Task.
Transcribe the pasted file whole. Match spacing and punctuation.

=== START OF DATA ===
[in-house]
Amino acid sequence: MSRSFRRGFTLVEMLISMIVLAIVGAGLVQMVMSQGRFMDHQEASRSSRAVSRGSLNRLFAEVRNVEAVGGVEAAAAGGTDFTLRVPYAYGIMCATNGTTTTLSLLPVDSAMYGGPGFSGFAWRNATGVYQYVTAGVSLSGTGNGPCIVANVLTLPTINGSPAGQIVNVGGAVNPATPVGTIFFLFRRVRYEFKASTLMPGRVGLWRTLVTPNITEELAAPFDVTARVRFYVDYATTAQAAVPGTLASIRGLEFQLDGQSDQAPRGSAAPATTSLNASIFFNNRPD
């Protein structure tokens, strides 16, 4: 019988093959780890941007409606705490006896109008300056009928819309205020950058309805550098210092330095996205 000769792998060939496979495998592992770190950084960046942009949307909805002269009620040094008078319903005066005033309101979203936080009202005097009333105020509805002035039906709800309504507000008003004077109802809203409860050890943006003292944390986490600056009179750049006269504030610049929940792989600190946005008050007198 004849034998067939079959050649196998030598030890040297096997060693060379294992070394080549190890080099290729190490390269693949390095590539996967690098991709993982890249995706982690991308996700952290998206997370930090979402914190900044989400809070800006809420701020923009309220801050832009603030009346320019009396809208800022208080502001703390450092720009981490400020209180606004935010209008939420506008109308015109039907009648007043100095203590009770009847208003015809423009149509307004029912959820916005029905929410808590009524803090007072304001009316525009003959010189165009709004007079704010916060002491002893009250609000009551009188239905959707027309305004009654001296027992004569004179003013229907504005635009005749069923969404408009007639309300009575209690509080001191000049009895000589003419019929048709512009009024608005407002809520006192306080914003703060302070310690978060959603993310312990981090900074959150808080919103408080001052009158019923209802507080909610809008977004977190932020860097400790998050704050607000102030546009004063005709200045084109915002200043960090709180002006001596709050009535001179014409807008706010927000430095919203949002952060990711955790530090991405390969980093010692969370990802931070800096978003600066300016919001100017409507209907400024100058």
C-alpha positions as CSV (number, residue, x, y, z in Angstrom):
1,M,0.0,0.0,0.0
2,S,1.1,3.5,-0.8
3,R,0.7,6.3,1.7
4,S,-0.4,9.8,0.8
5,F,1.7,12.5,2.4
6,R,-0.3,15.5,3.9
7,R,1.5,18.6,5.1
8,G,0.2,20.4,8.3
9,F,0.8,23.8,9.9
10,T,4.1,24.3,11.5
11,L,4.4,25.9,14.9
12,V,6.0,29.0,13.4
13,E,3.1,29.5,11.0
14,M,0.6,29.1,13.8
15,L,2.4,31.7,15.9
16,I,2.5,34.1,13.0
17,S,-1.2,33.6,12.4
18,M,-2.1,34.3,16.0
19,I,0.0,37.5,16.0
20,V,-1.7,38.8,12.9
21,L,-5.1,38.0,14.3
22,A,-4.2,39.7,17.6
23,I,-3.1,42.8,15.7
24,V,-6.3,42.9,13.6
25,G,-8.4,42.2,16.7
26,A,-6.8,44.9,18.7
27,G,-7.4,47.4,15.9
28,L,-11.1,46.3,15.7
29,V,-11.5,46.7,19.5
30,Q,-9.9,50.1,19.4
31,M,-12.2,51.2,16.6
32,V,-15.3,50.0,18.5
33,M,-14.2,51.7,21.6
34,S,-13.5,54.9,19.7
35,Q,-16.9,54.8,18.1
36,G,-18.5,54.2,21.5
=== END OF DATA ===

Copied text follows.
[in-house]
Amino acid sequence: MSRSFRRGFTLVEMLISMIVLAIVGAGLVQMVMSQGRFMDHQEASRSSRAVSRGSLNRLFAEVRNVEAVGGVEAAAAGGTDFTLRVPYAYGIMCATNGTTTTLSLLPVDSAMYGGPGFSGFAWRNATGVYQYVTAGVSLSGTGNGPCIVANVLTLPTINGSPAGQIVNVGGAVNPATPVGTIFFLFRRVRYEFKASTLMPGRVGLWRTLVTPNITEELAAPFDVTARVRFYVDYATTAQAAVPGTLASIRGLEFQLDGQSDQAPRGSAAPATTSLNASIFFNNRPD
């Protein structure tokens, strides 16, 4: 019988093959780890941007409606705490006896109008300056009928819309205020950058309805550098210092330095996205 000769792998060939496979495998592992770190950084960046942009949307909805002269009620040094008078319903005066005033309101979203936080009202005097009333105020509805002035039906709800309504507000008003004077109802809203409860050890943006003292944390986490600056009179750049006269504030610049929940792989600190946005008050007198 004849034998067939079959050649196998030598030890040297096997060693060379294992070394080549190890080099290729190490390269693949390095590539996967690098991709993982890249995706982690991308996700952290998206997370930090979402914190900044989400809070800006809420701020923009309220801050832009603030009346320019009396809208800022208080502001703390450092720009981490400020209180606004935010209008939420506008109308015109039907009648007043100095203590009770009847208003015809423009149509307004029912959820916005029905929410808590009524803090007072304001009316525009003959010189165009709004007079704010916060002491002893009250609000009551009188239905959707027309305004009654001296027992004569004179003013229907504005635009005749069923969404408009007639309300009575209690509080001191000049009895000589003419019929048709512009009024608005407002809520006192306080914003703060302070310690978060959603993310312990981090900074959150808080919103408080001052009158019923209802507080909610809008977004977190932020860097400790998050704050607000102030546009004063005709200045084109915002200043960090709180002006001596709050009535001179014409807008706010927000430095919203949002952060990711955790530090991405390969980093010692969370990802931070800096978003600066300016919001100017409507209907400024100058």
C-alpha positions as CSV (number, residue, x, y, z in Angstrom):
1,M,0.0,0.0,0.0
2,S,1.1,3.5,-0.8
3,R,0.7,6.3,1.7
4,S,-0.4,9.8,0.8
5,F,1.7,12.5,2.4
6,R,-0.3,15.5,3.9
7,R,1.5,18.6,5.1
8,G,0.2,20.4,8.3
9,F,0.8,23.8,9.9
10,T,4.1,24.3,11.5
11,L,4.4,25.9,14.9
12,V,6.0,29.0,13.4
13,E,3.1,29.5,11.0
14,M,0.6,29.1,13.8
15,L,2.4,31.7,15.9
16,I,2.5,34.1,13.0
17,S,-1.2,33.6,12.4
18,M,-2.1,34.3,16.0
19,I,0.0,37.5,16.0
20,V,-1.7,38.8,12.9
21,L,-5.1,38.0,14.3
22,A,-4.2,39.7,17.6
23,I,-3.1,42.8,15.7
24,V,-6.3,42.9,13.6
25,G,-8.4,42.2,16.7
26,A,-6.8,44.9,18.7
27,G,-7.4,47.4,15.9
28,L,-11.1,46.3,15.7
29,V,-11.5,46.7,19.5
30,Q,-9.9,50.1,19.4
31,M,-12.2,51.2,16.6
32,V,-15.3,50.0,18.5
33,M,-14.2,51.7,21.6
34,S,-13.5,54.9,19.7
35,Q,-16.9,54.8,18.1
36,G,-18.5,54.2,21.5